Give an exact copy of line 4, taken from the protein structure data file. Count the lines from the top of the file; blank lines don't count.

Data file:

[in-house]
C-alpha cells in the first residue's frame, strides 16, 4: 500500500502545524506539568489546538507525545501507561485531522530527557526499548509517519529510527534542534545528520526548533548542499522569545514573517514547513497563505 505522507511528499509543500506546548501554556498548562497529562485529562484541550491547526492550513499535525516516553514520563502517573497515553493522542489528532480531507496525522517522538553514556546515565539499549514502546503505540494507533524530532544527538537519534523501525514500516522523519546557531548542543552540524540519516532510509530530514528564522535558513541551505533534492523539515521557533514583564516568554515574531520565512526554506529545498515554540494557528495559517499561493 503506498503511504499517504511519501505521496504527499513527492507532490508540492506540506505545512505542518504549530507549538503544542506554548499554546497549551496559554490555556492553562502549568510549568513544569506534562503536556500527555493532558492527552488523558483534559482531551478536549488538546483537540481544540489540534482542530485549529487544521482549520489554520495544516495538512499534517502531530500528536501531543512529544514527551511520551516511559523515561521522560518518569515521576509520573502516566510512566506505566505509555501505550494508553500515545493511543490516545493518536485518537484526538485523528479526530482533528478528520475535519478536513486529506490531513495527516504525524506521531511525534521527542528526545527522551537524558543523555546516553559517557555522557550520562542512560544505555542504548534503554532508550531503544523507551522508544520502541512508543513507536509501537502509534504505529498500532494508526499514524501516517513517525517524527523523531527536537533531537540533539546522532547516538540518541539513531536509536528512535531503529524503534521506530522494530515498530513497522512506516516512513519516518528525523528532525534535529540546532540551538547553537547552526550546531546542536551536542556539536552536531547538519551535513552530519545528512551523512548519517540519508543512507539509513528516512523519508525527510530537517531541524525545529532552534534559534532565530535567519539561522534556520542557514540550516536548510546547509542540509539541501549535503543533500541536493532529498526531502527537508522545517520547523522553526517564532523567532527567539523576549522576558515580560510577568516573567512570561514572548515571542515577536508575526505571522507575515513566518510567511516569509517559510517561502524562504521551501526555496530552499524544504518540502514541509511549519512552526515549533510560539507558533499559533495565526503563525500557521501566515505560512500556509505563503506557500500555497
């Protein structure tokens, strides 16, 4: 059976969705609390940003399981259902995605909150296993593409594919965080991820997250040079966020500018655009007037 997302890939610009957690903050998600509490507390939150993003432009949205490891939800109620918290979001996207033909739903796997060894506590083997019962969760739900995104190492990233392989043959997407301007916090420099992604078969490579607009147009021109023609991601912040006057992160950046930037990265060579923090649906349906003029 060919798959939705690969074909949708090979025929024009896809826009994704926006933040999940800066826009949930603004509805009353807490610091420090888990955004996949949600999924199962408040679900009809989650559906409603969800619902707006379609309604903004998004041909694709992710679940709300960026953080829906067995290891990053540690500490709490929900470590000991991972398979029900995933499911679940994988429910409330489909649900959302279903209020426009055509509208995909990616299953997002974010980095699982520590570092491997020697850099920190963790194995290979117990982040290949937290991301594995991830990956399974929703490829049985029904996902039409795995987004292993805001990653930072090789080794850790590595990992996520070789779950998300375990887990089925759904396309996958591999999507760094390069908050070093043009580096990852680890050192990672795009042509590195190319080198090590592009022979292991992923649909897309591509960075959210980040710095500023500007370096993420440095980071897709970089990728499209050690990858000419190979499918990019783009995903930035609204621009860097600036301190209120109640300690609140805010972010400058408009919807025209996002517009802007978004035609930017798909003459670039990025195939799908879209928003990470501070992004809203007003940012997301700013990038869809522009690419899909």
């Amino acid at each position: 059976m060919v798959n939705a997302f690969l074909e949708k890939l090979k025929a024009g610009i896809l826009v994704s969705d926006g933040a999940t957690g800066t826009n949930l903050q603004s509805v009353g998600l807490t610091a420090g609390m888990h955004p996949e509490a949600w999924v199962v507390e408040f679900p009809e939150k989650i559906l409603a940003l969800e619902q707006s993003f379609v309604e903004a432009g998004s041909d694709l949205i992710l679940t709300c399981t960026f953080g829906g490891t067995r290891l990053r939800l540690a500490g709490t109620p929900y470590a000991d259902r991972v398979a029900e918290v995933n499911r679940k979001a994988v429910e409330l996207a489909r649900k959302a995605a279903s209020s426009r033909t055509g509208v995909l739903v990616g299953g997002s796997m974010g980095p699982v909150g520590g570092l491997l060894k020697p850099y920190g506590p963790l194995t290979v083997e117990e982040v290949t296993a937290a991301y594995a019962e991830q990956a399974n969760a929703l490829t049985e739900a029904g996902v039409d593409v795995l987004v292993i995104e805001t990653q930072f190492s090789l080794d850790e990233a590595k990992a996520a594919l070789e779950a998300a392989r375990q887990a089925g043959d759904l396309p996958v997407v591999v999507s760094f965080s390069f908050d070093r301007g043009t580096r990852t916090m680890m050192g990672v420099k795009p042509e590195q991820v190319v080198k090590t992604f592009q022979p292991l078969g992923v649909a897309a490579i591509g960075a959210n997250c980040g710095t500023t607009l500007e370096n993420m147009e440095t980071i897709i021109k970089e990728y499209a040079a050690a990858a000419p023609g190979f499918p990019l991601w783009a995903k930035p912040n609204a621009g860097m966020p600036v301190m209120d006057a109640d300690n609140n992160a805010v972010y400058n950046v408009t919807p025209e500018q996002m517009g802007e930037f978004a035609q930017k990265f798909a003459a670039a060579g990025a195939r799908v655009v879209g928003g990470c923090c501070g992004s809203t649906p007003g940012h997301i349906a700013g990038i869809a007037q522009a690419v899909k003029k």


């Amino acid at each position: 059976m060919v798959n939705a997302f690969l074909e949708k890939l090979k025929a024009g610009i896809l826009v994704s969705d926006g933040a999940t957690g800066t826009n949930l903050q603004s509805v009353g998600l807490t610091a420090g609390m888990h955004p996949e509490a949600w999924v199962v507390e408040f679900p009809e939150k989650i559906l409603a940003l969800e619902q707006s993003f379609v309604e903004a432009g998004s041909d694709l949205i992710l679940t709300c399981t960026f953080g829906g490891t067995r290891l990053r939800l540690a500490g709490t109620p929900y470590a000991d259902r991972v398979a029900e918290v995933n499911r679940k979001a994988v429910e409330l996207a489909r649900k959302a995605a279903s209020s426009r033909t055509g509208v995909l739903v990616g299953g997002s796997m974010g980095p699982v909150g520590g570092l491997l060894k020697p850099y920190g506590p963790l194995t290979v083997e117990e982040v290949t296993a937290a991301y594995a019962e991830q990956a399974n969760a929703l490829t049985e739900a029904g996902v039409d593409v795995l987004v292993i995104e805001t990653q930072f190492s090789l080794d850790e990233a590595k990992a996520a594919l070789e779950a998300a392989r375990q887990a089925g043959d759904l396309p996958v997407v591999v999507s760094f965080s390069f908050d070093r301007g043009t580096r990852t916090m680890m050192g990672v420099k795009p042509e590195q991820v190319v080198k090590t992604f592009q022979p292991l078969g992923v649909a897309a490579i591509g960075a959210n997250c980040g710095t500023t607009l500007e370096n993420m147009e440095t980071i897709i021109k970089e990728y499209a040079a050690a990858a000419p023609g190979f499918p990019l991601w783009a995903k930035p912040n609204a621009g860097m966020p600036v301190m209120d006057a109640d300690n609140n992160a805010v972010y400058n950046v408009t919807p025209e500018q996002m517009g802007e930037f978004a035609q930017k990265f798909a003459a670039a060579g990025a195939r799908v655009v879209g928003g990470c923090c501070g992004s809203t649906p007003g940012h997301i349906a700013g990038i869809a007037q522009a690419v899909k003029k």